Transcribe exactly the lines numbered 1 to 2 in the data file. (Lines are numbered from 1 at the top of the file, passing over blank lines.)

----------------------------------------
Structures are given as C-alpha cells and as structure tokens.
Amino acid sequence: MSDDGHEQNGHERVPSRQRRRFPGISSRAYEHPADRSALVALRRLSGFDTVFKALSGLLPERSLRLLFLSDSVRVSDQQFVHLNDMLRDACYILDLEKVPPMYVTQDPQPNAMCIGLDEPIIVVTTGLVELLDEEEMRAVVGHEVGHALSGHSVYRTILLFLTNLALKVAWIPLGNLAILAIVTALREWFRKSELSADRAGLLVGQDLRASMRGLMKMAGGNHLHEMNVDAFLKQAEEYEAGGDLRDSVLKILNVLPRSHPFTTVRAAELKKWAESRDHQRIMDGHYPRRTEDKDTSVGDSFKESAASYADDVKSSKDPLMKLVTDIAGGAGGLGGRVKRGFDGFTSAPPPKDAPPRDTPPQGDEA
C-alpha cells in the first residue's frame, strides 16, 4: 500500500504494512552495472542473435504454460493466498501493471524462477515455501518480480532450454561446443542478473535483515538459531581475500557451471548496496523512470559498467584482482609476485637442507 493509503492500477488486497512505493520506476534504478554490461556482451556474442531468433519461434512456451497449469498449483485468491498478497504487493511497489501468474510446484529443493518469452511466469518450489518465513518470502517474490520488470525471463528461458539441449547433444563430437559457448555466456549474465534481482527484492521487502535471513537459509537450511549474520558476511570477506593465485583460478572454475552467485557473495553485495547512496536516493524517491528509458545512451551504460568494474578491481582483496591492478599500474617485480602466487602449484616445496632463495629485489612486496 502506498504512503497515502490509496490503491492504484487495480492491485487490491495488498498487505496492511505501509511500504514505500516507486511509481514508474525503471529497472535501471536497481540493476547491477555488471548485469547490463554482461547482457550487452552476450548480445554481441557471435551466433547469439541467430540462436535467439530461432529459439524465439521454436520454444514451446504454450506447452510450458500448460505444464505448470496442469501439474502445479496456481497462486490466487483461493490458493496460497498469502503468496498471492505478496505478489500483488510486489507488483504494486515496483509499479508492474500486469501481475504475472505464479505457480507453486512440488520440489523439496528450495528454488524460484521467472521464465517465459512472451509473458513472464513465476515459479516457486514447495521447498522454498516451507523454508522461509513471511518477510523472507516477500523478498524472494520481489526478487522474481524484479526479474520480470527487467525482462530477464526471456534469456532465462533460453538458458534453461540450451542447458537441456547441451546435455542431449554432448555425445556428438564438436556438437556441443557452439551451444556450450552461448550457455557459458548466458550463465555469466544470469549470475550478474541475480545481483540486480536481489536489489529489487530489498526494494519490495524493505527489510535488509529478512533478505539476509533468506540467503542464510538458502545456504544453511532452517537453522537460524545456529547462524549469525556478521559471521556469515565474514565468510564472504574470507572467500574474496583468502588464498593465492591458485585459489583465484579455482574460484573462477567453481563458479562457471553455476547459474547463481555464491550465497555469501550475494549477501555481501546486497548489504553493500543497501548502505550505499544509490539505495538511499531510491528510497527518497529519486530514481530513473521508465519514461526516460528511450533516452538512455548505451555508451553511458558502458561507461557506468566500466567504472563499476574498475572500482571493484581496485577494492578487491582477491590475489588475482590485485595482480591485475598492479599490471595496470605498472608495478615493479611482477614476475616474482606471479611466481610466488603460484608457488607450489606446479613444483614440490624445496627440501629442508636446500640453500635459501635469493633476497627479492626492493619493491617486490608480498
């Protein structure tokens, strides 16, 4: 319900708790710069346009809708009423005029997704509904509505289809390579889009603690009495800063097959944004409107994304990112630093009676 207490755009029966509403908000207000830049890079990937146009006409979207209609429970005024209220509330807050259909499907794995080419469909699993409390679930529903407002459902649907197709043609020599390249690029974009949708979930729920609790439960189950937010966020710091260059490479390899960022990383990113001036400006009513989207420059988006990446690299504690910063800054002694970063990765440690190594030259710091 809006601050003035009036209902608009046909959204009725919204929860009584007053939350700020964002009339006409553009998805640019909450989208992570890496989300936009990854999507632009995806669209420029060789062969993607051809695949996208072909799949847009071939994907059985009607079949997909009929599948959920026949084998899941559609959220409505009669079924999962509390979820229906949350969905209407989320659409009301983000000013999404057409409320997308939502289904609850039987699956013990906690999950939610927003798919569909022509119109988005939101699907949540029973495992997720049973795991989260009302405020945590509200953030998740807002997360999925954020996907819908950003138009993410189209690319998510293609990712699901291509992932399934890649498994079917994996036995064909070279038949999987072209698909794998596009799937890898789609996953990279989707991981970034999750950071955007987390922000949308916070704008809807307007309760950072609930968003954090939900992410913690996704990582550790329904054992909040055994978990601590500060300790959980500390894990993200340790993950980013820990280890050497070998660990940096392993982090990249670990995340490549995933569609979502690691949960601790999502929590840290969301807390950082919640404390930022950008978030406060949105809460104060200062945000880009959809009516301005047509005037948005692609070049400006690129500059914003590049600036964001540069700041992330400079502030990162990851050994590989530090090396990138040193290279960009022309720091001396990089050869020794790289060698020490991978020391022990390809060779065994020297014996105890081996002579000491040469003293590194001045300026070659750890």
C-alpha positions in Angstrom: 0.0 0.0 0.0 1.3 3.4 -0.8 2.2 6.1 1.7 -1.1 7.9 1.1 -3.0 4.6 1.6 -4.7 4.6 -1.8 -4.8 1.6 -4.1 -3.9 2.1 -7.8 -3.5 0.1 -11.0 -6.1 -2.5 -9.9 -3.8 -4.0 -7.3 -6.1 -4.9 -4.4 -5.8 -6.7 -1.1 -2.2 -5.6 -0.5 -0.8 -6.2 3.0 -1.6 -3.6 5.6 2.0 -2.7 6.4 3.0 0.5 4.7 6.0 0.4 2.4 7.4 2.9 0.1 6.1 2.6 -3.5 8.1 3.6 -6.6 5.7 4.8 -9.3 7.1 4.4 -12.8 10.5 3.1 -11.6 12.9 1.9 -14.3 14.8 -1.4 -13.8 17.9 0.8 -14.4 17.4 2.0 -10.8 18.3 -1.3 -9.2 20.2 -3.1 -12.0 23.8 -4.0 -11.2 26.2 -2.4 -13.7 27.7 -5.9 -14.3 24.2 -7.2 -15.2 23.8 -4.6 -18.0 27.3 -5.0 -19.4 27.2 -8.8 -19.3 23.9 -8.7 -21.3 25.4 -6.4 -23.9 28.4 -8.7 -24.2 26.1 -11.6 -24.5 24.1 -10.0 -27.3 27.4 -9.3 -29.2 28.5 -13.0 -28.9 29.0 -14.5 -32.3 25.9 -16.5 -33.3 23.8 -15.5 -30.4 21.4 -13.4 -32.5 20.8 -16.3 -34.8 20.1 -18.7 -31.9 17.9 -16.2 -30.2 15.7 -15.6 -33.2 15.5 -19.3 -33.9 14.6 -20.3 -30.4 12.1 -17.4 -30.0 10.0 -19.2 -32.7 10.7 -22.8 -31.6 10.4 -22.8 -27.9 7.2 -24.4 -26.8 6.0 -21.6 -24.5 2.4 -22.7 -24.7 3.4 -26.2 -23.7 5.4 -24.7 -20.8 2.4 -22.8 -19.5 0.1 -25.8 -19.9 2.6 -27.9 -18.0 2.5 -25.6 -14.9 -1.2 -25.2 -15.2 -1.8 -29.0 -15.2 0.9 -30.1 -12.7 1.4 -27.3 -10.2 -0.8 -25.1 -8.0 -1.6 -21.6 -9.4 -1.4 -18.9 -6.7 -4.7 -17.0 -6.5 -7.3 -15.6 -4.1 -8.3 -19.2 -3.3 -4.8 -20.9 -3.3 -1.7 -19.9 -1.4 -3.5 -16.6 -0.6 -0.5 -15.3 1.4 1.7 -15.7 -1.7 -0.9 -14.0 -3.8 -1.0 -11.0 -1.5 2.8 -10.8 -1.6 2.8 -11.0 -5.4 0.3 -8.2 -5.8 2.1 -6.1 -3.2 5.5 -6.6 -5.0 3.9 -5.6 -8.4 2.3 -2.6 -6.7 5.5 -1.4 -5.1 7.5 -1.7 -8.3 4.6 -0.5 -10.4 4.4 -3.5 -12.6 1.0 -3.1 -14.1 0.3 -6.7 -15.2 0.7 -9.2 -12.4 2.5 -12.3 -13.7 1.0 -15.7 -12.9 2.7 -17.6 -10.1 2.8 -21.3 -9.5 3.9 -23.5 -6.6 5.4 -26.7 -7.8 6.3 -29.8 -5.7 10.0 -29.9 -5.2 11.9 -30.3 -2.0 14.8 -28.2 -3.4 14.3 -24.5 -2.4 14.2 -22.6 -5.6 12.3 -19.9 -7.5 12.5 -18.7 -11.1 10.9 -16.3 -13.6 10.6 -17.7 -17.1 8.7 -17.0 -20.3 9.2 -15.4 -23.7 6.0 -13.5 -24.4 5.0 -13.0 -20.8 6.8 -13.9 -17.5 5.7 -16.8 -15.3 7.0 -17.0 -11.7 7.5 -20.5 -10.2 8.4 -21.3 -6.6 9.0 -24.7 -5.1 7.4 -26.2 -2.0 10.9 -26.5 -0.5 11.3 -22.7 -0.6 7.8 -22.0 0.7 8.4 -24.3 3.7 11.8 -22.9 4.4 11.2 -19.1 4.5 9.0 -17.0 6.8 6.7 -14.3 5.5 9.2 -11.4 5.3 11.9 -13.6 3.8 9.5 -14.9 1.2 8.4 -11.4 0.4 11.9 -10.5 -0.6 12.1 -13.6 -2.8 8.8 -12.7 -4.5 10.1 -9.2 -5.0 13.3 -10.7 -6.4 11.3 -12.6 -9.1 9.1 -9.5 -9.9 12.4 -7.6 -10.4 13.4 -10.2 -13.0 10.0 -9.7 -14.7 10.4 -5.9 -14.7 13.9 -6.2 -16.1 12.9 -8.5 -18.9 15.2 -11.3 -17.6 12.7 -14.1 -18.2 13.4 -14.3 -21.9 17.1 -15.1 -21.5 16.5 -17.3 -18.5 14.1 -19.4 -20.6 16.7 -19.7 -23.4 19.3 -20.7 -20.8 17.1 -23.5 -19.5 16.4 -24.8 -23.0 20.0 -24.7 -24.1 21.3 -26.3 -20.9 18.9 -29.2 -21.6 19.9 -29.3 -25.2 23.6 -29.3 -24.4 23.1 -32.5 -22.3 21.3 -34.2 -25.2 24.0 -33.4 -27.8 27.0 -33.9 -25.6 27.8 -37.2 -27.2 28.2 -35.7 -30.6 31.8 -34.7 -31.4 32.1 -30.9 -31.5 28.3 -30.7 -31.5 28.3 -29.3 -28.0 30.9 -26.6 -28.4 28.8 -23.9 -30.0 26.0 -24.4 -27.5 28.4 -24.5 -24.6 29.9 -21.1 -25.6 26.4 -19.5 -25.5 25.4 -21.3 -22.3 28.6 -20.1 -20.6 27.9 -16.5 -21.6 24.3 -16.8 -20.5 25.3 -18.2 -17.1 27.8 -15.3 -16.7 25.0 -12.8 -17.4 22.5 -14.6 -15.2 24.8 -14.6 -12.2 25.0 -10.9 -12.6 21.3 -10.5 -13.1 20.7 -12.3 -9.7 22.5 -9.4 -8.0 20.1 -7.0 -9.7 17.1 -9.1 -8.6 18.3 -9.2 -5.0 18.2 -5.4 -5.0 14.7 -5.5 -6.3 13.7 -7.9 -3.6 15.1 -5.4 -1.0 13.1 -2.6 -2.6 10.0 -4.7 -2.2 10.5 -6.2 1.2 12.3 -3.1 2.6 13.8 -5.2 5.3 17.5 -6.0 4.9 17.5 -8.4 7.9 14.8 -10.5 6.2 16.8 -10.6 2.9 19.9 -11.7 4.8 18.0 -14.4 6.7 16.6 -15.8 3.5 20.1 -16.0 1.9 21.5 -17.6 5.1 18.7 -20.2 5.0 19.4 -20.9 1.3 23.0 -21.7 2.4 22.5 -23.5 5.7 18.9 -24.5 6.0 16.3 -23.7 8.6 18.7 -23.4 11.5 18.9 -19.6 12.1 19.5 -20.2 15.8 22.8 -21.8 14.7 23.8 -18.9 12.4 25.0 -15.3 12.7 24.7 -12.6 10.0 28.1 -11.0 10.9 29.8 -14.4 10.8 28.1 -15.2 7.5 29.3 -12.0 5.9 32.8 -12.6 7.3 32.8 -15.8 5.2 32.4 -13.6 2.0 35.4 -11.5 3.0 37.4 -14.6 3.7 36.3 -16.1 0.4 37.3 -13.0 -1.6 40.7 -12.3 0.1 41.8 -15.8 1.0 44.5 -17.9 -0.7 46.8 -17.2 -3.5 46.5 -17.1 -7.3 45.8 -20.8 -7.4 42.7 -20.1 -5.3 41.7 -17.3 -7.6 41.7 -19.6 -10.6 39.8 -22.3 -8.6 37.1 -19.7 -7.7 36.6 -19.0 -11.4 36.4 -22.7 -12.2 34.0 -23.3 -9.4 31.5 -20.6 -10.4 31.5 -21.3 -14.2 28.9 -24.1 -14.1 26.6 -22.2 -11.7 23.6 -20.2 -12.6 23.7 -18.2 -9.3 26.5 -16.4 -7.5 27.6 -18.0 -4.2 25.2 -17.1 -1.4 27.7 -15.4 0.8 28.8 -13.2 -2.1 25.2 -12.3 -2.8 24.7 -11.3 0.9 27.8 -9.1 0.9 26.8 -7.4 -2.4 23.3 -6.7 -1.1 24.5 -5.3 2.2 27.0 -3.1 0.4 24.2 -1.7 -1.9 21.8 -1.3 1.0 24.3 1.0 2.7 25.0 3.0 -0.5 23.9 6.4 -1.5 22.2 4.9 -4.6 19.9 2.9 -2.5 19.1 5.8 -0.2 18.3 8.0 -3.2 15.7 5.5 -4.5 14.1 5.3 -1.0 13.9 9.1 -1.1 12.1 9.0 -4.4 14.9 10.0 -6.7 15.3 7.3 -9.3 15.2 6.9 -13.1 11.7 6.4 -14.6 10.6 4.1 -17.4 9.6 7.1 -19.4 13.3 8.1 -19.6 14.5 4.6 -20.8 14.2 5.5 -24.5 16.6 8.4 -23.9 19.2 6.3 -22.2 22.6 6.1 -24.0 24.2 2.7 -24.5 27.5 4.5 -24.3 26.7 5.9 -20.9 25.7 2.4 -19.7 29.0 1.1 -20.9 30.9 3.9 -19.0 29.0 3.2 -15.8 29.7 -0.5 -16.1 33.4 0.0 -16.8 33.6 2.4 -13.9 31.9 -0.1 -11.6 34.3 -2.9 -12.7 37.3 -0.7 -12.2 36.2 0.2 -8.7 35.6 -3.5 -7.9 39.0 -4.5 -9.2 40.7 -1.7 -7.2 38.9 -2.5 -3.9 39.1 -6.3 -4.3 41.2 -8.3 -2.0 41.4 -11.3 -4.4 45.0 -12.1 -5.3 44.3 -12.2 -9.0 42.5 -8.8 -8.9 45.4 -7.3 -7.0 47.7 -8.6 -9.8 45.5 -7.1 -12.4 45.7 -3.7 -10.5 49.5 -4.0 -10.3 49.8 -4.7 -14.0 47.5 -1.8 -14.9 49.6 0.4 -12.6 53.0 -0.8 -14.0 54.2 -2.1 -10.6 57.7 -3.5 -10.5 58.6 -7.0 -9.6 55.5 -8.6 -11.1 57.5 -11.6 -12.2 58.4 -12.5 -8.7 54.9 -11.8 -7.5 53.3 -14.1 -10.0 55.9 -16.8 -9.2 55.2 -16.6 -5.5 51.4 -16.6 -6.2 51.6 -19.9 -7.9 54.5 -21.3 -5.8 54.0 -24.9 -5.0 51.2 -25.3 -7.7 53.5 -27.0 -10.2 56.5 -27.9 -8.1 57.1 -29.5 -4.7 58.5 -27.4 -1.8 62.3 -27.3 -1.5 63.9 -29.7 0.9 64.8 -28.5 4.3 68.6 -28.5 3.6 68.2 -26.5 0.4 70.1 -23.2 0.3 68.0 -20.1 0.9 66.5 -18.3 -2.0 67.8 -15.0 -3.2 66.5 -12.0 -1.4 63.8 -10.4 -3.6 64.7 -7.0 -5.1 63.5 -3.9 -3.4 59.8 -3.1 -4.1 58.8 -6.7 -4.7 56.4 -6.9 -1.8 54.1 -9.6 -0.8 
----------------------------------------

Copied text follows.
Structures are given as C-alpha cells and as structure tokens.
Amino acid sequence: MSDDGHEQNGHERVPSRQRRRFPGISSRAYEHPADRSALVALRRLSGFDTVFKALSGLLPERSLRLLFLSDSVRVSDQQFVHLNDMLRDACYILDLEKVPPMYVTQDPQPNAMCIGLDEPIIVVTTGLVELLDEEEMRAVVGHEVGHALSGHSVYRTILLFLTNLALKVAWIPLGNLAILAIVTALREWFRKSELSADRAGLLVGQDLRASMRGLMKMAGGNHLHEMNVDAFLKQAEEYEAGGDLRDSVLKILNVLPRSHPFTTVRAAELKKWAESRDHQRIMDGHYPRRTEDKDTSVGDSFKESAASYADDVKSSKDPLMKLVTDIAGGAGGLGGRVKRGFDGFTSAPPPKDAPPRDTPPQGDEA